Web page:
Saturday, July 16, 2005

Groupthink@Your Library

Over the last several years, the "intellectually diverse" group of speakers at ALA's annual convention has included Ralph Nader, Naomi Klein, Rep. Bernie Sanders, Richard Clarke and E.L. Doctorow. Not to mention last year's showing of the delightfully nonpartisan Fahrenheit 911. In keeping with ALA's tradition of left of center partisanship, this year's convention speaker was Senator Barack Obama. Writing for Library Journal, Steven Bell exposes the ideological herd mentality behind this phenomenon:

Having survived the 2004 Orlando conference where Farenheit 911 and E.L. Doctorow combined for some good old administration bashing, I left Barack Obama'’s opening keynote wondering when ALA will develop some backbone and seek out a keynoter who will challenge, anger, or confront us. We are always being professionally encouraged to step out of our comfort zones, yet ALA provides a steady diet of keynote speakers all too willing to keep us in a safe and warm groupthink cocoon.

As a profession, does our hunger for recognition and positive reinforcement compel us to subject ourselves repeatedly to the same "you'’re so special and yet so underpaidÂ" spiel? Sitting through these politically overt keynote addresses feels eerily like listening to a Presidential State-of-the-Union address. Librarians stand, cheer, and clap wildly with every word of praise for our causes and every denouncement of conservative policies and practices. Obama barely had to work to get more standing ovations than a classic rock group giving their final reunion concert. Librarianship is supposed to be about balance, recognizing divergent viewpoints, and providing a platform for all sides of issues. But, given ALA's reputation as a bastion of liberalism, I can't imagine any conservative speaker (and please, let'’s stop shuffling out Colin Powell as an example of our open-mindedness) daring to step into the ALA lion's den. For what? A healthy chorus of boos, catcalls, and derision?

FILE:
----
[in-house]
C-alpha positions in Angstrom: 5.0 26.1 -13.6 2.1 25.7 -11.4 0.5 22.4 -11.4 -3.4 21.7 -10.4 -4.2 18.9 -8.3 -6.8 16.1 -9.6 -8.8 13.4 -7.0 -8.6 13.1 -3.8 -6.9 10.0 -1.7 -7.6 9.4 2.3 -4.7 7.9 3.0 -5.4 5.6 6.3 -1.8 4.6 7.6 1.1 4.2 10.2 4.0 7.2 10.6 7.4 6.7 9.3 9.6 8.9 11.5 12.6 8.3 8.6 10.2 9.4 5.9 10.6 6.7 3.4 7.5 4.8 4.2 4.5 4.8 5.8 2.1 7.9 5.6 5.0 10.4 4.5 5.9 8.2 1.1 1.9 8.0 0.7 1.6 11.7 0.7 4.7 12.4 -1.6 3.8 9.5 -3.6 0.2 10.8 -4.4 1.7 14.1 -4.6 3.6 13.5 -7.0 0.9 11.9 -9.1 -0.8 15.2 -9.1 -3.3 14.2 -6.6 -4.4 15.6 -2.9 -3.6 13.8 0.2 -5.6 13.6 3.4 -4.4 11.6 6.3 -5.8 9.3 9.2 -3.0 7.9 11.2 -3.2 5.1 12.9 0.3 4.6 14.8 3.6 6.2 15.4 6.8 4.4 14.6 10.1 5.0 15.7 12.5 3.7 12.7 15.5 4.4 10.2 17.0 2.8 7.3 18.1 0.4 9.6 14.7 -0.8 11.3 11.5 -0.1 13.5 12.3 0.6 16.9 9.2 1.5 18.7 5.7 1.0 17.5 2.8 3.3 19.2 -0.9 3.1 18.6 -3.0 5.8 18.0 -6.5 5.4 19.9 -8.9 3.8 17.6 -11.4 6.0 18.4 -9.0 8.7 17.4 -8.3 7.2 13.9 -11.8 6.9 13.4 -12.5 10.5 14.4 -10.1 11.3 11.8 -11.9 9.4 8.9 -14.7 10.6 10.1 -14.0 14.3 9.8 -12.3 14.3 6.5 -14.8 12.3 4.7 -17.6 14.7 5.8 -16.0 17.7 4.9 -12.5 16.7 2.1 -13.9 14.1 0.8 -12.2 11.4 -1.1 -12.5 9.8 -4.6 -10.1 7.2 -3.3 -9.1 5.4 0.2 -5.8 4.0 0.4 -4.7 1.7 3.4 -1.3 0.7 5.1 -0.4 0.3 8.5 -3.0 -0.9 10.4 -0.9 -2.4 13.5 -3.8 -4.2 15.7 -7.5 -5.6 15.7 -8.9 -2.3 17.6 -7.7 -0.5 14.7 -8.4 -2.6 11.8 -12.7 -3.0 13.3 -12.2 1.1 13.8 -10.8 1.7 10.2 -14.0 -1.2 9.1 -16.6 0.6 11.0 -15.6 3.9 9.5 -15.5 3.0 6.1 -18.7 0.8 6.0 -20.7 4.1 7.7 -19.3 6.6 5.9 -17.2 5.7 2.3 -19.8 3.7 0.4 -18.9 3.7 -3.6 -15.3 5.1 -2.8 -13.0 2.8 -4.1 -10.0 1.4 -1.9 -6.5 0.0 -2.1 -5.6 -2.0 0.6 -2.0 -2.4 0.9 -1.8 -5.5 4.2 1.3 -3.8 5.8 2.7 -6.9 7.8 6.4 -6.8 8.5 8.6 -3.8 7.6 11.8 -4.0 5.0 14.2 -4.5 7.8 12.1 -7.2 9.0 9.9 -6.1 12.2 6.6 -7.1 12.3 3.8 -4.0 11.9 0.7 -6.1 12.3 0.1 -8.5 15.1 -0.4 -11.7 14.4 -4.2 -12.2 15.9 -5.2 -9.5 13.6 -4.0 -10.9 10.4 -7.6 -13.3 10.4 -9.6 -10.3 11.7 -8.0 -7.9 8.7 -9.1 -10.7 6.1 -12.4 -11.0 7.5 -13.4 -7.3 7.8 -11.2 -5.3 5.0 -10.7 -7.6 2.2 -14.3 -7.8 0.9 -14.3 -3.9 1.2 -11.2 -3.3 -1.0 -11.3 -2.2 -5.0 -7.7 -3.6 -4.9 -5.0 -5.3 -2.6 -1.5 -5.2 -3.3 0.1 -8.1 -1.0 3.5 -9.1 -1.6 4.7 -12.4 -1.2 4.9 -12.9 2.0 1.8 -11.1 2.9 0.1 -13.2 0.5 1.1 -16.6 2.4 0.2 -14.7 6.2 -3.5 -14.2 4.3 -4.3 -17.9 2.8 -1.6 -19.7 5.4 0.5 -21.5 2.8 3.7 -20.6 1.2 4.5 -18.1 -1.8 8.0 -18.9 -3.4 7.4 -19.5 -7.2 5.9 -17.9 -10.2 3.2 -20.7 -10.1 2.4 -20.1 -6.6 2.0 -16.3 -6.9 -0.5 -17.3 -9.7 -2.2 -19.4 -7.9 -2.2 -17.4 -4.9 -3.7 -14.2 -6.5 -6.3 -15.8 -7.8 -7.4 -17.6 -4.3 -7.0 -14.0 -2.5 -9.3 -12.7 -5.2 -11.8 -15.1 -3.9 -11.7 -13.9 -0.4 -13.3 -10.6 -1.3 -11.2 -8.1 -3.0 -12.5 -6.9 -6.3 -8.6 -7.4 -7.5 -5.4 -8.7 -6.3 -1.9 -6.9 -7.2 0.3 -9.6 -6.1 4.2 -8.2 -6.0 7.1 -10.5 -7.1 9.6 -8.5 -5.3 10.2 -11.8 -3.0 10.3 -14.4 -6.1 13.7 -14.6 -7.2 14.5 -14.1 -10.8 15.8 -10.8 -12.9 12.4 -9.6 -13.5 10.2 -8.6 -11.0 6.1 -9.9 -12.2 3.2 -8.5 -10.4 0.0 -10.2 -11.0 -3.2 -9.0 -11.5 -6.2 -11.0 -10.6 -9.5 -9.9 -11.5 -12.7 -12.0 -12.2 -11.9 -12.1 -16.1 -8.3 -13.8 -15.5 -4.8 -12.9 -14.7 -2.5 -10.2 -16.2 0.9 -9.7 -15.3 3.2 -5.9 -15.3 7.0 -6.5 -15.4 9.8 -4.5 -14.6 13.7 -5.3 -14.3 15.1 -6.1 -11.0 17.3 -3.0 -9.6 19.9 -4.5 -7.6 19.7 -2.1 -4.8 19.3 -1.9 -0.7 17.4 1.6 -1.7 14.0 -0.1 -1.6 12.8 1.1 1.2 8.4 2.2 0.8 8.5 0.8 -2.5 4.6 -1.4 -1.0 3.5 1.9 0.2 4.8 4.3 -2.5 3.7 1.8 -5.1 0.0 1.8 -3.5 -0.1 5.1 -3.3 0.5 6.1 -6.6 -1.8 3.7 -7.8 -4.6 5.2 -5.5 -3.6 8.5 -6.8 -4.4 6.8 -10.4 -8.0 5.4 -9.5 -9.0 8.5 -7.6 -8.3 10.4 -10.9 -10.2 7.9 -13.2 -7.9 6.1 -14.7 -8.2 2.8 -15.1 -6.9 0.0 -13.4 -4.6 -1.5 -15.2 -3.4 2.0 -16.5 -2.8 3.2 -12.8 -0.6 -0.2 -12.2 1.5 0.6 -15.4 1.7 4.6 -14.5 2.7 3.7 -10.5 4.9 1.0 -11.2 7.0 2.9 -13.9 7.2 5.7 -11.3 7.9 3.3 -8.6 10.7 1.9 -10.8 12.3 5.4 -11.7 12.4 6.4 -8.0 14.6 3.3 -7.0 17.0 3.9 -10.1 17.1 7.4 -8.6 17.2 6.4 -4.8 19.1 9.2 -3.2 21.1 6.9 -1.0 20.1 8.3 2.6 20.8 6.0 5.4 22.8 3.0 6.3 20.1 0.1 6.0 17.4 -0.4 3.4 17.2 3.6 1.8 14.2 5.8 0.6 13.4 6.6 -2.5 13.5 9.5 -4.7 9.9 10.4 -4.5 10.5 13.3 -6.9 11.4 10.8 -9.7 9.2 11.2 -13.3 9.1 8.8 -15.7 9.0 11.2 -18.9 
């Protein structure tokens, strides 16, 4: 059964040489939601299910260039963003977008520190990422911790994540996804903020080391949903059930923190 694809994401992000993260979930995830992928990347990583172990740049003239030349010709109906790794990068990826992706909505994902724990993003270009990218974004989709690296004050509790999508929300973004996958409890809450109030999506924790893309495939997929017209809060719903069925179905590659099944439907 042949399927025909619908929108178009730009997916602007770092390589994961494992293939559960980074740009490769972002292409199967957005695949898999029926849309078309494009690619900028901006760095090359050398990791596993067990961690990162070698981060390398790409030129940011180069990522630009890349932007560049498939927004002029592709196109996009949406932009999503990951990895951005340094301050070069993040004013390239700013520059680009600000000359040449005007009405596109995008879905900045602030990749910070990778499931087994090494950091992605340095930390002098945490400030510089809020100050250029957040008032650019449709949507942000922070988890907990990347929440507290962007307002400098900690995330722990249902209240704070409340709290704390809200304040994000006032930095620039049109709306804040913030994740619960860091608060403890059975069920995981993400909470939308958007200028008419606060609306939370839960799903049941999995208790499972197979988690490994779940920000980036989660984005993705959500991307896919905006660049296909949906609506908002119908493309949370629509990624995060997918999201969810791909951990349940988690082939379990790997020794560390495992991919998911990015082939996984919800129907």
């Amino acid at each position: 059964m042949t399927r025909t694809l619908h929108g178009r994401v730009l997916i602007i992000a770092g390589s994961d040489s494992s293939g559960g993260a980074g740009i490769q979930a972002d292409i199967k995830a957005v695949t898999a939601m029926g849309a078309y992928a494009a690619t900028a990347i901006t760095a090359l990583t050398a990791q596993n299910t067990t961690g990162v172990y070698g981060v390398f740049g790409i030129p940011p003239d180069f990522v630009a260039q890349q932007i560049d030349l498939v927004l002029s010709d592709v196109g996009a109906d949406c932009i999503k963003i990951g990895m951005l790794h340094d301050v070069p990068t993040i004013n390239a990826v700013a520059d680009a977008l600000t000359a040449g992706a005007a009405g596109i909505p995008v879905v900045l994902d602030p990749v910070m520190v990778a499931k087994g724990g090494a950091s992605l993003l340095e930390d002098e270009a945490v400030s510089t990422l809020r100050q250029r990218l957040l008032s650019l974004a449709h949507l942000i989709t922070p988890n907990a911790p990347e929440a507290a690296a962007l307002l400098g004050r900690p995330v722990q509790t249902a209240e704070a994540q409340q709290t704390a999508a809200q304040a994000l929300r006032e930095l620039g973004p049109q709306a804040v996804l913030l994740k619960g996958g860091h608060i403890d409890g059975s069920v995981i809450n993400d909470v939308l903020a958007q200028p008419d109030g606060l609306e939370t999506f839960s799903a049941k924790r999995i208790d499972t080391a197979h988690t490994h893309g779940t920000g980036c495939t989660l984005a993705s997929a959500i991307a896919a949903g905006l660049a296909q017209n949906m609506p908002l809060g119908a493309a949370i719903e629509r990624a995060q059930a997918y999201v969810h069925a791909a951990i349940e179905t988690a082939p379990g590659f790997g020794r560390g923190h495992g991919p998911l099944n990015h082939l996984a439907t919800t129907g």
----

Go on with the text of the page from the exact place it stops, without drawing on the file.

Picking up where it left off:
As I waited in a long shuttle bus line after the Obama speech, along came Steven Cohen of Library Stuff fame. I took the opportunity to rant about another cookie-cutter ALA keynote address. With his usual insight, Cohen said, "But ALA is giving the crowd what they want so they'’ll keep coming back for more. What do you expect?" I expect speakers who do more than toe the company line while librarians lap it up, giving as much thought to what'’s being said as lemmings give to what they'’re doing as they follow their leader right off a cliff. I expect a speaker to inspire me, challenge what I think, and get me to ask some tough questions. The best this audience could come up with for Obama was the old "What book inspired you the most?"” softball.

A Tale of Two Talks

One of my greatest frustrations is working in a profession that preaches intellectual freedom, yet practices the worst kind of ideological groupthink and conformity. Unfortunately, I have no expectation that this will change anytime soon.


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